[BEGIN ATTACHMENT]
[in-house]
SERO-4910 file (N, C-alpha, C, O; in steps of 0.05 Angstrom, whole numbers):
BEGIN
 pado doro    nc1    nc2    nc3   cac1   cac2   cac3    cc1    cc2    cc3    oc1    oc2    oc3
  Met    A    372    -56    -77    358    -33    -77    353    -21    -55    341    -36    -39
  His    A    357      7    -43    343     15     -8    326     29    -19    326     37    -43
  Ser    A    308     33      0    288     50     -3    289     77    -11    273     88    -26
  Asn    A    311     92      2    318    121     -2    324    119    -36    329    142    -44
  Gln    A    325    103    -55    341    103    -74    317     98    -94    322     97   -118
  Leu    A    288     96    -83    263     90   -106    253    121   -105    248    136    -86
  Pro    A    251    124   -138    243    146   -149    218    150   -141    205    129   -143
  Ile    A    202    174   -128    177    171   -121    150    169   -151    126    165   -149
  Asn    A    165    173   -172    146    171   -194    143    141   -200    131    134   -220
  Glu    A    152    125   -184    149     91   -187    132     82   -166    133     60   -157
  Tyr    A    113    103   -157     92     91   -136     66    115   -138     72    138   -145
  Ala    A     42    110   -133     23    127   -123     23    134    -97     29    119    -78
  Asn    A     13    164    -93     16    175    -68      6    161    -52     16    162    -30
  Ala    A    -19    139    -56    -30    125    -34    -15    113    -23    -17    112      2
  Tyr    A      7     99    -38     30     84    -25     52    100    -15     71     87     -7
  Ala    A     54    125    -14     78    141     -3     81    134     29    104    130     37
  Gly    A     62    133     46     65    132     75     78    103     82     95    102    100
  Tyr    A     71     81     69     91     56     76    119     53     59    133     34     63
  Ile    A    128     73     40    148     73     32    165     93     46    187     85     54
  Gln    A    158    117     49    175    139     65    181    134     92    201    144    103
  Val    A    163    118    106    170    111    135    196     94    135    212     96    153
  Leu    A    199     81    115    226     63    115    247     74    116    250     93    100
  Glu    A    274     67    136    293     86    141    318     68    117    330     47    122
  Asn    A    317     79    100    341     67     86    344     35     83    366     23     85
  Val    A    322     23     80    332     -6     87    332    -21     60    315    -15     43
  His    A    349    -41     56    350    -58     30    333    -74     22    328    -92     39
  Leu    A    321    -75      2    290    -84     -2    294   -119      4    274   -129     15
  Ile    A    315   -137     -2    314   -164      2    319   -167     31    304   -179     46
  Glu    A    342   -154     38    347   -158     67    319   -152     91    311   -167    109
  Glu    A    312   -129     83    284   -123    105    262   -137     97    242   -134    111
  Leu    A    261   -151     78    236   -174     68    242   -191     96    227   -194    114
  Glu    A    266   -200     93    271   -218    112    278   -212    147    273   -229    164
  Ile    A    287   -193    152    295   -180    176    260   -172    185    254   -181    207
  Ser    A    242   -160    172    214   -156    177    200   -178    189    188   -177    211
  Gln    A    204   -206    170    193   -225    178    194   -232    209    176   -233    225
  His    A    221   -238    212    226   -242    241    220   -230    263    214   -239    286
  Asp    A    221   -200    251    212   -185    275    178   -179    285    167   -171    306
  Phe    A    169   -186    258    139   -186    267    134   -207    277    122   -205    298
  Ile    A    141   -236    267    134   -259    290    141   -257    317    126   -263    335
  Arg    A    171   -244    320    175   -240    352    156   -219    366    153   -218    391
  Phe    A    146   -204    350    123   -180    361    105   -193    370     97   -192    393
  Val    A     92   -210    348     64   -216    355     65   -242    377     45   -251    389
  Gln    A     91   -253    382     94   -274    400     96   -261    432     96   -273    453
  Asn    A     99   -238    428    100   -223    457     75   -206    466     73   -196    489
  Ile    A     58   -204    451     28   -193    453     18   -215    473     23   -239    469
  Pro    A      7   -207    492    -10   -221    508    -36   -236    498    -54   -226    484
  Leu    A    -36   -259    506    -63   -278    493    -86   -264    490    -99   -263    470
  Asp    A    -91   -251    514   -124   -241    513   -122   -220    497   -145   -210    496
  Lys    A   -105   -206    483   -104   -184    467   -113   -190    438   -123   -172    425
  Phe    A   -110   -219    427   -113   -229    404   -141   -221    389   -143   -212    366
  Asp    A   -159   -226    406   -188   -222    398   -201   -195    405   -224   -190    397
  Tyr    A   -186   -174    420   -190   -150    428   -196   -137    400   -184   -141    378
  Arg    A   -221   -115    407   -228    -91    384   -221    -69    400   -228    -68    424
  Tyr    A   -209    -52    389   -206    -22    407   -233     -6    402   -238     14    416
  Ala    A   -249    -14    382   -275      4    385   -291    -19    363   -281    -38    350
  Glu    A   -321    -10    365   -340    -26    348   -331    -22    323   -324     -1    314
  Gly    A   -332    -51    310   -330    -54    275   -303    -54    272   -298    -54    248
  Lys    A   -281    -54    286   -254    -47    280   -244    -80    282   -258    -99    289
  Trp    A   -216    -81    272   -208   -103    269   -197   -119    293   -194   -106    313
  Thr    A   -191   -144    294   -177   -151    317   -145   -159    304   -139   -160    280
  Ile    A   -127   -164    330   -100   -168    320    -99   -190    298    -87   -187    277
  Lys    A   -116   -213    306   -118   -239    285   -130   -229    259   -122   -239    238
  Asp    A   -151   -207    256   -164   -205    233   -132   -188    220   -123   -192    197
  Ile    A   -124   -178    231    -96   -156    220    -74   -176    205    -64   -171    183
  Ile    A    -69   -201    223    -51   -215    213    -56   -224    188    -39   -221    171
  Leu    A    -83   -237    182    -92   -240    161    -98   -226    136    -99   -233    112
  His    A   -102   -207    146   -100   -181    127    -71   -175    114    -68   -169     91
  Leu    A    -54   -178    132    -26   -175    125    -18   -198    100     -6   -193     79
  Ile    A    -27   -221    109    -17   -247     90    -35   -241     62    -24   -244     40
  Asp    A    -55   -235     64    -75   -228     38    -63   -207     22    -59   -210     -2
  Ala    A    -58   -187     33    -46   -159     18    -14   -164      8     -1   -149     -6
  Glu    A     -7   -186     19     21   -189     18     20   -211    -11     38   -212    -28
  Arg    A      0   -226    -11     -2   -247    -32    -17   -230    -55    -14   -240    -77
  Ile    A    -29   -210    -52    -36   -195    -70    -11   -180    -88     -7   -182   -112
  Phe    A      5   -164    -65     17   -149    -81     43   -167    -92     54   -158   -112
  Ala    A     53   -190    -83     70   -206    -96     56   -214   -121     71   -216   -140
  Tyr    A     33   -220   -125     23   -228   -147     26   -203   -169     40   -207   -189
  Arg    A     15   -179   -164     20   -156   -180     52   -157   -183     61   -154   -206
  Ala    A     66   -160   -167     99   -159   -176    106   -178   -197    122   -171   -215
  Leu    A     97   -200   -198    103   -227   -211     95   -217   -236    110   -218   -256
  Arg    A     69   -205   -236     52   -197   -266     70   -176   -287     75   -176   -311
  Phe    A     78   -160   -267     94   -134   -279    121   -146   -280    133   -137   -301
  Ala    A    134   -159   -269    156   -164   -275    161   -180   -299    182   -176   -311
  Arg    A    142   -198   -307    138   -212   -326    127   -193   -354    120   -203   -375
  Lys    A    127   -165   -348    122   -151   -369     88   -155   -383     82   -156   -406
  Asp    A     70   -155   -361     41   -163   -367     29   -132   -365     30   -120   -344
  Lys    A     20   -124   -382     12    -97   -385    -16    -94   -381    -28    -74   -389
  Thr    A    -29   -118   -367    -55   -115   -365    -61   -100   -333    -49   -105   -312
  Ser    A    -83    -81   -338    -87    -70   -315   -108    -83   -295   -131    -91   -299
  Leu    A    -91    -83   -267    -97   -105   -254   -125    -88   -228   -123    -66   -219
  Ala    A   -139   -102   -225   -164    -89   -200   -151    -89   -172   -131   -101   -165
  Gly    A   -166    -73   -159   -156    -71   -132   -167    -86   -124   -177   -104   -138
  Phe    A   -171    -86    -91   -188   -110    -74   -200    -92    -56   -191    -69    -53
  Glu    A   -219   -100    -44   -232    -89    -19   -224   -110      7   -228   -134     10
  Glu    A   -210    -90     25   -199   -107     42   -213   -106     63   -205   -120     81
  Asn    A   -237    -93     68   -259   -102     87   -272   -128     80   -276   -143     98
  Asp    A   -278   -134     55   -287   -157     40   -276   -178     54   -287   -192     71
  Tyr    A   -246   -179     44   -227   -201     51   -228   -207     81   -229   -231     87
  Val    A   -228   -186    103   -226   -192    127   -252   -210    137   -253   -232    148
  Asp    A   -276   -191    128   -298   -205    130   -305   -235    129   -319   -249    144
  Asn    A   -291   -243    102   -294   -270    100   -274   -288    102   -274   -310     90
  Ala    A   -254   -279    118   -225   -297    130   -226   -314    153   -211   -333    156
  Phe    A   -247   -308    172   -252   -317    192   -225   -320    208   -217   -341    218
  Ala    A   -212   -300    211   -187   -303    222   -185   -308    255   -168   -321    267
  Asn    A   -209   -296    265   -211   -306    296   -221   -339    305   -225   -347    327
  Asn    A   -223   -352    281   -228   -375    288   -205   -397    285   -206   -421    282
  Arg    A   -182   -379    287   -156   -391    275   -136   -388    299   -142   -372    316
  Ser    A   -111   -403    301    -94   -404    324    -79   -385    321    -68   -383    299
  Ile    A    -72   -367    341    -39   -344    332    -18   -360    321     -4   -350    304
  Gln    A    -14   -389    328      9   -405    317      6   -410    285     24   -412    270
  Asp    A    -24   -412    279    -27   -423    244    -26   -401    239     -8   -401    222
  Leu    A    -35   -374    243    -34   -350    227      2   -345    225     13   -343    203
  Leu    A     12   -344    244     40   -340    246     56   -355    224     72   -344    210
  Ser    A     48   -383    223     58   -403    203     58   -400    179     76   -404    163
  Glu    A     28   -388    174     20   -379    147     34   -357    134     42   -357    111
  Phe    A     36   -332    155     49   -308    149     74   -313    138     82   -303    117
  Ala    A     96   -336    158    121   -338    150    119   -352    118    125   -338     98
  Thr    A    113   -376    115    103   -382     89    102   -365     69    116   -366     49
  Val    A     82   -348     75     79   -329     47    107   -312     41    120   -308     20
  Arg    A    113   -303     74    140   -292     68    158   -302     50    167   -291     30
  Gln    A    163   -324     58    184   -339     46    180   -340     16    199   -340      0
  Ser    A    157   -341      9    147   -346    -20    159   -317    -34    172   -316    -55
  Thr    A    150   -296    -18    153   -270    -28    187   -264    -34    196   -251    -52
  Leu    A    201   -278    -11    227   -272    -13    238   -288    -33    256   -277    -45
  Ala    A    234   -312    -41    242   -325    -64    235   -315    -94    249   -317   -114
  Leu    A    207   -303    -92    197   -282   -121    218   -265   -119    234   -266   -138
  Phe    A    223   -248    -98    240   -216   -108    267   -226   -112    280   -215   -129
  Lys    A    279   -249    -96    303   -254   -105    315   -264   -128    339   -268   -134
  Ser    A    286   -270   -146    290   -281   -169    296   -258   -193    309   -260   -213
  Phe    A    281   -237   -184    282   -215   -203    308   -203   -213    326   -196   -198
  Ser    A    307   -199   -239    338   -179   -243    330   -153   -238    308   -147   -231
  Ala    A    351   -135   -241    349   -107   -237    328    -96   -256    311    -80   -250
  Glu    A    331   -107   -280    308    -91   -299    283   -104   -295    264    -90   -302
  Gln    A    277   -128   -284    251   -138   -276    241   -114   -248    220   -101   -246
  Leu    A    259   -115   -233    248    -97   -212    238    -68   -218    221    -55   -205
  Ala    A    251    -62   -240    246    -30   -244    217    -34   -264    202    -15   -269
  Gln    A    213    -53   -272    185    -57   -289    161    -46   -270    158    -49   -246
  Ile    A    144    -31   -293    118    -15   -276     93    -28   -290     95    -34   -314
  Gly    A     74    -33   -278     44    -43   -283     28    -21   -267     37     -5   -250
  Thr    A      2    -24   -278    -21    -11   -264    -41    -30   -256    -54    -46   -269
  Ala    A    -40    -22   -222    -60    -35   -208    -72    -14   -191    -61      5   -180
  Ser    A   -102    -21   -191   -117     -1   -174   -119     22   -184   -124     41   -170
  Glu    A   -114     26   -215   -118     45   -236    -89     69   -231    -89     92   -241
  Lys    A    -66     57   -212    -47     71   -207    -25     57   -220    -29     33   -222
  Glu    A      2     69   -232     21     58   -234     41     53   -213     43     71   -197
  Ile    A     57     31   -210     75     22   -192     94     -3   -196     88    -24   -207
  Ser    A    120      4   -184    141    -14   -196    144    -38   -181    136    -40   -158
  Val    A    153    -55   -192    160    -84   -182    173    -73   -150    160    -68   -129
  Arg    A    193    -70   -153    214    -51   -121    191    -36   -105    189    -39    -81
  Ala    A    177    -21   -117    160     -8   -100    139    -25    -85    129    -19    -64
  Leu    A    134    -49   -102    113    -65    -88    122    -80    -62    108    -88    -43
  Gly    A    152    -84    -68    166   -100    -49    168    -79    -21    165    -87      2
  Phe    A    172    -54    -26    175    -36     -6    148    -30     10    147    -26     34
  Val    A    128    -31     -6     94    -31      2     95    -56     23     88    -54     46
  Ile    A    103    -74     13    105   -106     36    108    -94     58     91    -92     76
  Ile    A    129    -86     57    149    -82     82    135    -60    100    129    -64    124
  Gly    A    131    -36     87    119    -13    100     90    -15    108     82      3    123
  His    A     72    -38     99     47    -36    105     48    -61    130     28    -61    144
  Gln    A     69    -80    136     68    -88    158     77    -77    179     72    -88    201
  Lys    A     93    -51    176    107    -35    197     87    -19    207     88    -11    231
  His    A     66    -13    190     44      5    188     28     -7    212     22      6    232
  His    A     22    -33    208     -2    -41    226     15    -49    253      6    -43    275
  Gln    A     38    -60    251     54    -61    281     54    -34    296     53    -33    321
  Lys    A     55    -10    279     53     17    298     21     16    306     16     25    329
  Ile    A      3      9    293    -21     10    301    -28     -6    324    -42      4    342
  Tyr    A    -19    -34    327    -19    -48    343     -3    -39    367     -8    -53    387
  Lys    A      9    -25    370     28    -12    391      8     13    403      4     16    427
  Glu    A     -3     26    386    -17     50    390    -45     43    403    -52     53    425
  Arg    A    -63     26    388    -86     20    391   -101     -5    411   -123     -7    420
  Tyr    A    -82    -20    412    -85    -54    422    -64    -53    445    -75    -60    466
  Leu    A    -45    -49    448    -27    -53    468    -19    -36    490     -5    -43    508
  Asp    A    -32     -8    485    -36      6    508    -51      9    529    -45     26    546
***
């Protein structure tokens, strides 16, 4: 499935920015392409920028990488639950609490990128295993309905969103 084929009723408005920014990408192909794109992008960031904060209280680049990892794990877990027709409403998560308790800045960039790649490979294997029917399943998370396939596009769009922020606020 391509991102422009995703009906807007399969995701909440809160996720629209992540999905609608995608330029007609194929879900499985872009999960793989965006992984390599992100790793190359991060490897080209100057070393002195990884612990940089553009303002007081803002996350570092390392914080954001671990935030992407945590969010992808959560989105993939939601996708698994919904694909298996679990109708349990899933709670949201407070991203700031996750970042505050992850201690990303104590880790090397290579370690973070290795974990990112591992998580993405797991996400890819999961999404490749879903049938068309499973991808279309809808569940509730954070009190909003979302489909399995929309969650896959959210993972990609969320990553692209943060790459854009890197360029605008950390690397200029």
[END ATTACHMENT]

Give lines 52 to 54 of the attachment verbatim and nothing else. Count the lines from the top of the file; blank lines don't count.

  Asp    A    -91   -251    514   -124   -241    513   -122   -220    497   -145   -210    496
  Lys    A   -105   -206    483   -104   -184    467   -113   -190    438   -123   -172    425
  Phe    A   -110   -219    427   -113   -229    404   -141   -221    389   -143   -212    366